Competition can be fierce. The idea is to do the best you can with given resources and achieve your end-goal, which is to win. Whether you want to be the fastest, quickest, or just the best, you have to push the envelope and grind through the process. What can make competition even more difficult is when it just involves you. Competing against yourself can be exhausting event that can take a toll on you not only physically but mentally, as well. You are in an unknown realm and the only thing you can compare your result to is the past. You don’t have any other competitors to turn to and see what’s working for them…it’s just you versus yourself.
Sebastien Imbeault, a French Canadian from Baie-Comeau is no stranger to this lone form of competition. In 2008 he purchased a brand new Chevrolet Corvette Z06 and has been going after records ever since. The first competition that he decided to pursue was the Bolt-On category which is maintained by the Corvette forum. By 2011 Sebastien was at the top of the ranks, setting in the number one position. He decided to leave this category and push the 427 a little harder and go faster. Sebastien’s Z06 still ranks in the top three in the Bolt-on category even after seven years of absence. The record-setting pass that remains at number three in this category is a 10.125-second elapsed time at 134.05 mph with a 1.45 sixty-foot.
Since 2014 Sebastien’s times in the Internal Engine Mods plus Bolt-On category has not been beaten by anyone other than himself. The Z06 was the first to go 9.70s, 9.60s, 9.50s, 9.40s, 9.30s and now the car is deep into the 9.20’s. On September 22 at Napierville Dragway, the C6 set the most recent record-setting pass at a 9.22-seconds at 150.20 mph, and a 1.31 sixty-foot time. Sebastien stated, “This is the fastest car in this category since 2014 — no one has beat my E.T. or my speed. I have beaten myself every year since then.”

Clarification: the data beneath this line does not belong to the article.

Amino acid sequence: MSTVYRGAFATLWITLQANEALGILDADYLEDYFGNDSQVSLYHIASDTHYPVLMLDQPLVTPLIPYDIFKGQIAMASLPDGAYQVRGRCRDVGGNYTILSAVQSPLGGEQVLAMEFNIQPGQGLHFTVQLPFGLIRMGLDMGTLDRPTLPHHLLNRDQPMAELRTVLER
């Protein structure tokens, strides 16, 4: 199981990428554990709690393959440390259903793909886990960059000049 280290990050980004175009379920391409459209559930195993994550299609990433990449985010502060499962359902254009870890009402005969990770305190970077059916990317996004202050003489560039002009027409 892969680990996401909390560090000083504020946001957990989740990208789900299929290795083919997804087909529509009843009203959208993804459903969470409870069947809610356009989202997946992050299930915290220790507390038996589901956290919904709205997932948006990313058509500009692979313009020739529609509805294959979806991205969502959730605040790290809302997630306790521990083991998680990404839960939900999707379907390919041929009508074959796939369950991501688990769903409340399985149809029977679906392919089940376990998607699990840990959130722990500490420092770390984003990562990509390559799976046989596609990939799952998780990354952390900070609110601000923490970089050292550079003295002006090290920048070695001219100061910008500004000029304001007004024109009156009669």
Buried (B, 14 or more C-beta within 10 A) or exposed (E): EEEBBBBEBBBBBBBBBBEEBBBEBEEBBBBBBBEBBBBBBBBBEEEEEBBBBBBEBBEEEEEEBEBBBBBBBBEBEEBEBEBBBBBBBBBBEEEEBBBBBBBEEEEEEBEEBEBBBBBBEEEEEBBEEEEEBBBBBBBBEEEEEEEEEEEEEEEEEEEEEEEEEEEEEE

Other than the machine work, Sebastien has done all of the work on the car himself. He built the engine, transmission, differential and has been doing all of his own tuning for almost 18 years. After tearing down the factory block, it was noted that the stock LS7 would need to be bored. Instead of doing this, Sebastien wanted to keep the cubic-inches stock, so his options were to either buy a new block or re-sleeve the factory 427.
AR Fabrication was chosen to handle the dirty work and replaced the damaged sleeves with a new set from Darton. The Z06 still utilizes a stock LS7 rotating assembly and pistons, with the addition of ARP main studs. AHP/Livernois CNC ported and milled LS7 heads were used in conjunction with a custom ground Iceman 3.0 cam.
For breathing purposes, the ‘Vette uses a Vararam SC1R air intake mounted to an MSD Atomic Airforce 102 intake manifold with Injector Dynamics injectors. American Racing Headers handles the exhaust side of things especially when the MSD LS two-step gets called in for action. The RPS Performance Clutch BC2 keeps the power of the 427 moving through the custom-built T-56 while it’s distributed to the C6 3.42 rear end.
A set of sticky Hoosier Racing Tires 335-35-17 drag radials on Weld RT-S wheels keep the car planted with the help of PFADT Race Engineering shocks. Other parts include ATI Performance Products under-drive, oil catch can, Meziere Enterprises electric water pump, MSD 8.5mm plug wires, and a S.I.R.P tune. The car weighs in at 2,725-pounds at dry weight, which is significantly lighter than the Z06’s advertised 3,073-pounds.
Sebastien is pretty confident that the car will go faster. “My best bet is that this package is capable of low 9-teens. With a better dialed sixty-foot and the help of Mother Nature, it might even go 9-oh’s. We can’t wait to see if it will go 9.0s and if it does, but will it go 8s?